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WhatsApp Could Have Gone Public Without A Facebook Buyout

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WhatsApp's investors received a hefty sum in February when Facebook (NASDAQ: FB) announced that it would acquire the firm for roughly $19 billion.

Analysts responded fairly well to the acquisition, which many believe will provide Facebook with mountains of data and a much-needed entry into new markets.

But what would have happened if WhatsApp had remained an independent entity?

"Just like Facebook could go public, WhatsApp could [have gone] public," Guy Turner, Managing Director at Hyde Park Venture Partners, told Benzinga. "There's no reason it couldn't go public. Whether it was immediately viable, I don't know. I don't know how much revenue they were doing and I don't know if they were effectively driving recurring revenue or if they had a high churn rate -- all these kinds of things that you would consider. But it seems [that] in the long run, it could [have been] viable if they continue to grow fast, etc."

Hyde Park Venture Partners specializes in B2B software investments, but Turner recognized the value in Facebook's acquisition.

Related: Facebook vs. WhatsApp - Which Company Is More Valuable?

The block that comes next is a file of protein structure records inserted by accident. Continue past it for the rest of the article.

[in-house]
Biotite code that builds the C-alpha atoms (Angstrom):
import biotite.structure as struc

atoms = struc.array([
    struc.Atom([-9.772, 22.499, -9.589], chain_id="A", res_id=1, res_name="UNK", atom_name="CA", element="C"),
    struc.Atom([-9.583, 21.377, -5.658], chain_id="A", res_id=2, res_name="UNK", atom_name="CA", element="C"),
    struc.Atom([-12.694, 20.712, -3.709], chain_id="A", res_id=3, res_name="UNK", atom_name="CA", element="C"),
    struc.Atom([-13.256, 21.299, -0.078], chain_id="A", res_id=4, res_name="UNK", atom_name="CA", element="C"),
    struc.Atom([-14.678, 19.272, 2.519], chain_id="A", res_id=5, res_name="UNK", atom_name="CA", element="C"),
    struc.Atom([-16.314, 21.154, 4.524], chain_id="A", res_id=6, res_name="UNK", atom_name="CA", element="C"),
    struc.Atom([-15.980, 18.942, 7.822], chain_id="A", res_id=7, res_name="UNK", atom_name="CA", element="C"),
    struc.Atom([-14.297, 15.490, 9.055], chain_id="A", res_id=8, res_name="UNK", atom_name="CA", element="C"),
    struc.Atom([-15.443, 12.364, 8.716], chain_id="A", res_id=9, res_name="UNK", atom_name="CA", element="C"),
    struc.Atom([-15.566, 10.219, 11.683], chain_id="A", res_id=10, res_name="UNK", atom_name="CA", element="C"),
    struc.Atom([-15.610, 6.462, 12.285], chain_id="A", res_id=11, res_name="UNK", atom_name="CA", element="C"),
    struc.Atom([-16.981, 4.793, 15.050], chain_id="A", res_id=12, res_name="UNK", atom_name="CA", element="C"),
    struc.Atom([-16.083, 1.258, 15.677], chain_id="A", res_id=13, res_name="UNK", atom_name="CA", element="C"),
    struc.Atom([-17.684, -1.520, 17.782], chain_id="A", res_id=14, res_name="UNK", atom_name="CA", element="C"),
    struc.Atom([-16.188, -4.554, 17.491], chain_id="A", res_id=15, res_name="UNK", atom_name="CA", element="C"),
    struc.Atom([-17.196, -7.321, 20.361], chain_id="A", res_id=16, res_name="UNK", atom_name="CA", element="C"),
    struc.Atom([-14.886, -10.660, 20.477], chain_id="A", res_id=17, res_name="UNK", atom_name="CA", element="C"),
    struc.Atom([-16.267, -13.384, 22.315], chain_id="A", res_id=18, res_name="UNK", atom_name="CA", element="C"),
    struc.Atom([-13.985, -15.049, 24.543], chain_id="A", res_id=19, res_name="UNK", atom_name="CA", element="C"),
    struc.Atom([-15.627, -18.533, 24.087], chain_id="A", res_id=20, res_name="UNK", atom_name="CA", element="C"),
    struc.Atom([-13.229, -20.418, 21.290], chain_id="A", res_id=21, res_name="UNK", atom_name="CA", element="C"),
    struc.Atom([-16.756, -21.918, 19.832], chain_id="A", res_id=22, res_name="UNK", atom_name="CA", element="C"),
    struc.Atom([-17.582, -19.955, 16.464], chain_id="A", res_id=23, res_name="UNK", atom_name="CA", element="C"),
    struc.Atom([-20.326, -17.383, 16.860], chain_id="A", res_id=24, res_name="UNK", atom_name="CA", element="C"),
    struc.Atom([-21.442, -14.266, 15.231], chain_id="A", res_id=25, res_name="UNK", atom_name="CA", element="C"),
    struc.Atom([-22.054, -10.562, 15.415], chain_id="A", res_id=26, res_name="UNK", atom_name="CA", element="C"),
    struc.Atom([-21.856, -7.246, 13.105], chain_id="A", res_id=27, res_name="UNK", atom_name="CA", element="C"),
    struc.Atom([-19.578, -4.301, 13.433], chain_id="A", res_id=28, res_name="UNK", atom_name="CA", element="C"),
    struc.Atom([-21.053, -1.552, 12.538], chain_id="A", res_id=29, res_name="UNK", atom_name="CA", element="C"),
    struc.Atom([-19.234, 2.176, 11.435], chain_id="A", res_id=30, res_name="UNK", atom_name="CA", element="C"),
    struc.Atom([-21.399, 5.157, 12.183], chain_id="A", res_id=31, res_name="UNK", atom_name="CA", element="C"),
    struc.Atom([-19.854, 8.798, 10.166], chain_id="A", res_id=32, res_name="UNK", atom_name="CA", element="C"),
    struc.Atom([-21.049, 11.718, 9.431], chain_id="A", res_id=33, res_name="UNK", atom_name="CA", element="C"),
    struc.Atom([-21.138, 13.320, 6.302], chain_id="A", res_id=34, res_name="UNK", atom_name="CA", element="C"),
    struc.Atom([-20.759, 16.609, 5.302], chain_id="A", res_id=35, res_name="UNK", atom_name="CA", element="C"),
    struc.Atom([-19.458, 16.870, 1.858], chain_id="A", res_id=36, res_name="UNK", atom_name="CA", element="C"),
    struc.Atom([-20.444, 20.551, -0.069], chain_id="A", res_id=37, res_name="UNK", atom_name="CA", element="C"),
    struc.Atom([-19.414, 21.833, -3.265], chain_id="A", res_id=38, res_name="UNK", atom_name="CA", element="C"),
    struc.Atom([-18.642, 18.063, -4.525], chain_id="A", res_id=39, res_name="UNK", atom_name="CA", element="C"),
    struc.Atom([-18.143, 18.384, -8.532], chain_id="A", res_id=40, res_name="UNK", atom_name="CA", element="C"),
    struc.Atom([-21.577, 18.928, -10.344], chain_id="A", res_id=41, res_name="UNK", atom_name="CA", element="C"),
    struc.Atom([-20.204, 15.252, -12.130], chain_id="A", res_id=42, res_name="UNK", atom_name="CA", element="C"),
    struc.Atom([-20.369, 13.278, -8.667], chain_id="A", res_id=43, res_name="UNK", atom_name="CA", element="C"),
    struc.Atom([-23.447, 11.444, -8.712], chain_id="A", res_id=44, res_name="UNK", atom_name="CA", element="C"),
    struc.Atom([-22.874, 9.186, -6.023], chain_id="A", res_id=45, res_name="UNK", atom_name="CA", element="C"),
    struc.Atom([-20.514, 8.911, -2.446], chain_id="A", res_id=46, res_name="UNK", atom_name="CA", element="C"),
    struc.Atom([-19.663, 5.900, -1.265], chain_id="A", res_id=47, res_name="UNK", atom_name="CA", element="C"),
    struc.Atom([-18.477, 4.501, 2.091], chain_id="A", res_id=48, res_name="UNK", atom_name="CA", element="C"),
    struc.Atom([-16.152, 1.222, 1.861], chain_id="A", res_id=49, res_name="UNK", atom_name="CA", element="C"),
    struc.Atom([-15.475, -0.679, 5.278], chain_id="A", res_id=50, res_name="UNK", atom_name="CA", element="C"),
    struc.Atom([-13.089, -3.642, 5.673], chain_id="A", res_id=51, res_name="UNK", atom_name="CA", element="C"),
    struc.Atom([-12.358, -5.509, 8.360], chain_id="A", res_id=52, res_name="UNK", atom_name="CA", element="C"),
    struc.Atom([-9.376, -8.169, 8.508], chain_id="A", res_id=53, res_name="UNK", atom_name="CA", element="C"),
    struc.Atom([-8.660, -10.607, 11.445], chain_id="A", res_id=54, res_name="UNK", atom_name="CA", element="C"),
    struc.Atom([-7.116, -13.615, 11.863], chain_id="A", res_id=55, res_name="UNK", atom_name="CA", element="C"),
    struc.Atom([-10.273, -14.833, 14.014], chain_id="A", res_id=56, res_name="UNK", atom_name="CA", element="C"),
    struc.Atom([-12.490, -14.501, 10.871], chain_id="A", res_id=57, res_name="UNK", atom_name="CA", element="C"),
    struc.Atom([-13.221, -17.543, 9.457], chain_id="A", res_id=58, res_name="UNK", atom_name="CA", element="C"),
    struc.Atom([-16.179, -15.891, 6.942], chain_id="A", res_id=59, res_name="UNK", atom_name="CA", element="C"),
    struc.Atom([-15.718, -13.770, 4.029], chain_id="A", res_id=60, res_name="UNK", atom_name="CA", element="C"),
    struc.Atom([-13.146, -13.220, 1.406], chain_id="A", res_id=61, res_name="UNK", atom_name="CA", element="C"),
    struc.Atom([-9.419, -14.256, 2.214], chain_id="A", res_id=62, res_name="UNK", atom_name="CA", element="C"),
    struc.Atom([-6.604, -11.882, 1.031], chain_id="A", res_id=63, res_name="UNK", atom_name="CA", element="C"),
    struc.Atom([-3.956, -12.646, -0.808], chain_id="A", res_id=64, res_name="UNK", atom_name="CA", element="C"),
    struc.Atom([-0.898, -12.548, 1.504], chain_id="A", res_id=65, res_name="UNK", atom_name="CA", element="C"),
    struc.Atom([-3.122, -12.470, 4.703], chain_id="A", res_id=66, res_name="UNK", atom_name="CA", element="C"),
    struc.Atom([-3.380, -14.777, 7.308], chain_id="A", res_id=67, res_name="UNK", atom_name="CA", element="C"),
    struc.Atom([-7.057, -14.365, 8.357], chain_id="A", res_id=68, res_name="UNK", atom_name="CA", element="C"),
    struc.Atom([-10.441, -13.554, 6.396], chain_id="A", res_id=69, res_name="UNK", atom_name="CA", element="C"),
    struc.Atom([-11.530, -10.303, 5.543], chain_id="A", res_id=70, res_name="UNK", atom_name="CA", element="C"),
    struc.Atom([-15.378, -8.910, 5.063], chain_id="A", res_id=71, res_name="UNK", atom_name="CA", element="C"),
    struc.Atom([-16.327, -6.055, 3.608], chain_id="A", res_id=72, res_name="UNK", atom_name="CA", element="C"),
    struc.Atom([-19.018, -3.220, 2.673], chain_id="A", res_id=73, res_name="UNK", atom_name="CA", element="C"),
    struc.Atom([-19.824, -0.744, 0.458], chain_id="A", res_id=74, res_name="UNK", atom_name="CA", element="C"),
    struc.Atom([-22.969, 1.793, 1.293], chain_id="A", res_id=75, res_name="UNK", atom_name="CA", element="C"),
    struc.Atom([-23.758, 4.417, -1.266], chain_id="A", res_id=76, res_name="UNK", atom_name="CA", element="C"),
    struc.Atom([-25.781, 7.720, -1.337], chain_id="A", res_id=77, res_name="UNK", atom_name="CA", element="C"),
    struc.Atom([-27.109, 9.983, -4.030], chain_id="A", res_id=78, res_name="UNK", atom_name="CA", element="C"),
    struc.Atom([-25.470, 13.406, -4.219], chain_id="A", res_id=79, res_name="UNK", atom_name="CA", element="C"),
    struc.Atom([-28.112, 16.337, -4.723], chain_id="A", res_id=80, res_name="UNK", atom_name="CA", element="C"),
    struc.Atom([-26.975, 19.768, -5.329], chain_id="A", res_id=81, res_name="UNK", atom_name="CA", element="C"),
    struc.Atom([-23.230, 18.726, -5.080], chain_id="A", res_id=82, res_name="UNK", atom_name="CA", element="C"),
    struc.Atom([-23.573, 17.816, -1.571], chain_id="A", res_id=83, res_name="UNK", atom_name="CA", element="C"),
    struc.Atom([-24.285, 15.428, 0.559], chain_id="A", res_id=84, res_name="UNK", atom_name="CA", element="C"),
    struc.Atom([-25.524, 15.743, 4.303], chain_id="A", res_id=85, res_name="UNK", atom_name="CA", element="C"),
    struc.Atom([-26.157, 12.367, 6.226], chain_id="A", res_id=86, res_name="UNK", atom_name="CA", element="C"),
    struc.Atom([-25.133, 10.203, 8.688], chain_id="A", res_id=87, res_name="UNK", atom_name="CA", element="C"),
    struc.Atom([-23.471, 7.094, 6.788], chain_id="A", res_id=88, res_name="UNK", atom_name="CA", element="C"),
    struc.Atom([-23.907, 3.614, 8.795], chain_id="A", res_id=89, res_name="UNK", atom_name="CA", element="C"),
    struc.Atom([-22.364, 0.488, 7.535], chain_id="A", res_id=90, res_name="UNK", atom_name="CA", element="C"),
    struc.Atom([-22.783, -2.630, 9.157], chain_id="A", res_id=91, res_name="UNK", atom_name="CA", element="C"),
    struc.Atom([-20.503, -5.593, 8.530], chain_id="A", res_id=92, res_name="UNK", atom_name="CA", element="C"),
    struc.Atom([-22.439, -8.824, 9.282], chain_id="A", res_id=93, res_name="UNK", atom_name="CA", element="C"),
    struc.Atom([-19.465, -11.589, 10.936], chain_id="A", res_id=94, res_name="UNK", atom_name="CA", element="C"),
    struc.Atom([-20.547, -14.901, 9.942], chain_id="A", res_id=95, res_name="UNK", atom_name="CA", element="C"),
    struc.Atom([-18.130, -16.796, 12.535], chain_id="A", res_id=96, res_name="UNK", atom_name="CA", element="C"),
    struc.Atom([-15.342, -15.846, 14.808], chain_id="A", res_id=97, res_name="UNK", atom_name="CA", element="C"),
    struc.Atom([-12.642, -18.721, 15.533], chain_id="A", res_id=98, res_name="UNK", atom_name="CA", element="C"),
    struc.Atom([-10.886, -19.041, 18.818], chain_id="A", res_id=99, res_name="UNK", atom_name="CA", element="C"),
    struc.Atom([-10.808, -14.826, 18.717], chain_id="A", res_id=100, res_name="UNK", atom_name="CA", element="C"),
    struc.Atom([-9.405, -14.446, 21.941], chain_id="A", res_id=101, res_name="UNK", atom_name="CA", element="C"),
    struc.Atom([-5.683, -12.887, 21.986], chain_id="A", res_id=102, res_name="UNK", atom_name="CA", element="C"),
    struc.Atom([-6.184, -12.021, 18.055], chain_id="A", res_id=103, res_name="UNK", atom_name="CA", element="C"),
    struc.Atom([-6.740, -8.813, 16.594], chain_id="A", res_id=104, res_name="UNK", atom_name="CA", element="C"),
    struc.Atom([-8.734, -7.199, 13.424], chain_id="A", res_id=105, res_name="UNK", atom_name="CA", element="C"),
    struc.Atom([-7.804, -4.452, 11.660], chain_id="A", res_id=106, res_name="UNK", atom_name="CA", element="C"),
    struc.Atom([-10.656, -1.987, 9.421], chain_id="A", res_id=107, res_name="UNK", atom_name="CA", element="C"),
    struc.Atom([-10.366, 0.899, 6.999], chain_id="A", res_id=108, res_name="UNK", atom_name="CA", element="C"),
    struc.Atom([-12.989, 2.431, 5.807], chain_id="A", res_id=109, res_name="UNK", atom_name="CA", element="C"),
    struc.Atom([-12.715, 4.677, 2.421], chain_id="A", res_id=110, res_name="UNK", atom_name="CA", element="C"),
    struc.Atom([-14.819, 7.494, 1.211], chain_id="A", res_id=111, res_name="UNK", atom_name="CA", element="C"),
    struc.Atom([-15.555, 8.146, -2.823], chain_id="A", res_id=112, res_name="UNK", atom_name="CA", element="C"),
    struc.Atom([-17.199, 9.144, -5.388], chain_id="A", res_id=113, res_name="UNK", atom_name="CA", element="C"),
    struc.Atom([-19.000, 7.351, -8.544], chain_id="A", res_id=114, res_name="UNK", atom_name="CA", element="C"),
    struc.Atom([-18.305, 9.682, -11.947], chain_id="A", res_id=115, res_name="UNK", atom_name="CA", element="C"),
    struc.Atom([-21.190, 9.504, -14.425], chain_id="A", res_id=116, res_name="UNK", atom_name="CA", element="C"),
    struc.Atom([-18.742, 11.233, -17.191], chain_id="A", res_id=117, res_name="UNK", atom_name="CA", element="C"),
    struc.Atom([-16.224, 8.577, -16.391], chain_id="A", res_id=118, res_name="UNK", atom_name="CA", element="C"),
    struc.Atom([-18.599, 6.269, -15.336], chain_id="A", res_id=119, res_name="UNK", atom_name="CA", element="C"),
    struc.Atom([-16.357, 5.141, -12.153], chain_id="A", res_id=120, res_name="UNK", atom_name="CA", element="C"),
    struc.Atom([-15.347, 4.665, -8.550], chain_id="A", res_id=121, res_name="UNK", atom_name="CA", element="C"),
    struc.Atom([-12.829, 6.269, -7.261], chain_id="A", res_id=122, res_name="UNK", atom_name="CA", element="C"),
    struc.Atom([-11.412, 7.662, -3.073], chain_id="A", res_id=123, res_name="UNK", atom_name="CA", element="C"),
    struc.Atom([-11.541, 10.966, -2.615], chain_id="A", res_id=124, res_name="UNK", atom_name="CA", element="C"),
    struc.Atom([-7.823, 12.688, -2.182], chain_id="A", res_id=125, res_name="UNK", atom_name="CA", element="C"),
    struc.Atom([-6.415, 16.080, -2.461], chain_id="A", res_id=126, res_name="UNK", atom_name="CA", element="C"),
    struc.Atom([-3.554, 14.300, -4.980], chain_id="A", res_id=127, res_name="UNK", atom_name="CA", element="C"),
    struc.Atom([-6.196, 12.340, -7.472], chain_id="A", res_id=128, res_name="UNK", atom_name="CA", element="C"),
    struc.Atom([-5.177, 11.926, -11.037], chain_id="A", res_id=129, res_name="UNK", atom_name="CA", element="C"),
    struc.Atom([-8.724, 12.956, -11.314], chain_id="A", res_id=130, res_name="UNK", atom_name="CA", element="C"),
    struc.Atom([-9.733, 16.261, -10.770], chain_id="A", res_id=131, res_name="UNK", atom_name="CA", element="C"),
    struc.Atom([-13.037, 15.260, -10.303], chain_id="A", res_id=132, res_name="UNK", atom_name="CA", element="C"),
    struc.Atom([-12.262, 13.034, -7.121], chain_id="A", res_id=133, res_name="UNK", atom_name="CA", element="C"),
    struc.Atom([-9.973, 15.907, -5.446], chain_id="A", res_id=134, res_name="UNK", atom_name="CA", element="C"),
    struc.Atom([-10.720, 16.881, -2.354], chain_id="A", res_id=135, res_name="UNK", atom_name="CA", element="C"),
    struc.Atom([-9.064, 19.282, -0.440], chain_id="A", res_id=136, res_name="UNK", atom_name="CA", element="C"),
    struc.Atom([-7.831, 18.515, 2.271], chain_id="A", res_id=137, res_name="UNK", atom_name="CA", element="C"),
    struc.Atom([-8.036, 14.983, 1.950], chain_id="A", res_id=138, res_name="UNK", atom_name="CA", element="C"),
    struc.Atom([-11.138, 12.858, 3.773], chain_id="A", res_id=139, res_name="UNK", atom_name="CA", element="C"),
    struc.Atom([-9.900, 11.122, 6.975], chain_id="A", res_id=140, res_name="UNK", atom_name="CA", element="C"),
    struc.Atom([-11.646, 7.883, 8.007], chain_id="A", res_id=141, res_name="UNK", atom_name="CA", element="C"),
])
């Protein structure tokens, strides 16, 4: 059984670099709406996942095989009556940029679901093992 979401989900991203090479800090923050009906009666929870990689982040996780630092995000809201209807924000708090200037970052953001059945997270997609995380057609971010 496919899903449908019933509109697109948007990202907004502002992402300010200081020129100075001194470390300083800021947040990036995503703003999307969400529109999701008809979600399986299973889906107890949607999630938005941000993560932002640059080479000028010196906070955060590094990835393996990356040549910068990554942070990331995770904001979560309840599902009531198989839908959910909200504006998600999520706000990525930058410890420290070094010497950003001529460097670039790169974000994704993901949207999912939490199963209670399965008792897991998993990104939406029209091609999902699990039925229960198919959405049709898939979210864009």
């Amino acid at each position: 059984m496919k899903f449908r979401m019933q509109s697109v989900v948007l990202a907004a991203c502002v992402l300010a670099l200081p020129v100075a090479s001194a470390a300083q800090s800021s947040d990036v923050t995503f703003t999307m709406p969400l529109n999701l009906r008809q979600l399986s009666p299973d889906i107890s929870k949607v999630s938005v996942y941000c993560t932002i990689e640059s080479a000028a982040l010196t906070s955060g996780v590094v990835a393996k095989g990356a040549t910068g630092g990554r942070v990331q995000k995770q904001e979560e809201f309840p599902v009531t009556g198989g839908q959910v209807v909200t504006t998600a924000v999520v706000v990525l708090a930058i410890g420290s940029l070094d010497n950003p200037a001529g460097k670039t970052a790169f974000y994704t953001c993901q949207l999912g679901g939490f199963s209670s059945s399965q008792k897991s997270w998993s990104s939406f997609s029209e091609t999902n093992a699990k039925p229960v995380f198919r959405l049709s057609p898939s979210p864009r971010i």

"Why did Facebook buy them?" Turner asked. "It makes perfect sense. The biggest risk to Facebook is that they get old and tired and their user base stops growing. Basically, spending 10 percent of your market cap to accelerate your user base by another 20 or 30 or 40 percent, it seems pretty smart. Whether I actually agree with the price and think it's worthwhile, I don't know. We'll all find out in two years. Fundamentally, the strategic acquisition at [that price] made a ton of sense."

B2C Gain All The Hype, But…

Consumer companies may gain most of the media attention, but Turner was quick to point out one of the biggest and most notable B2B success stories.

"Isn't Box pretty exciting?" he said. "And that's really a B2B company. Maybe not quite as exciting as Dropbox, and I have a blog post on this about business models. You know, Dropbox's model itself is moving from being a consumer model towards being a small and eventually medium- and large-sized business model. It started there and it's moving upstream."

Overall, Turner said that there is still more hype for business-to-consumer enterprises. But B2B firms have a lot of hype surrounding them as well.

"As an investor, I don't really care about hype unless it drives value to the business," said Turner. "In a B2C company that matters because a lot of them spread virally. For B2B companies, it's less important."

Disclosure: At the time of this writing, Louis Bedigian had no position in the equities mentioned in this report.

Posted-In: comments Facebook Guy Turner Hyde Park Venture PartnersNews M&A Success Stories Tech Best of Benzinga

 

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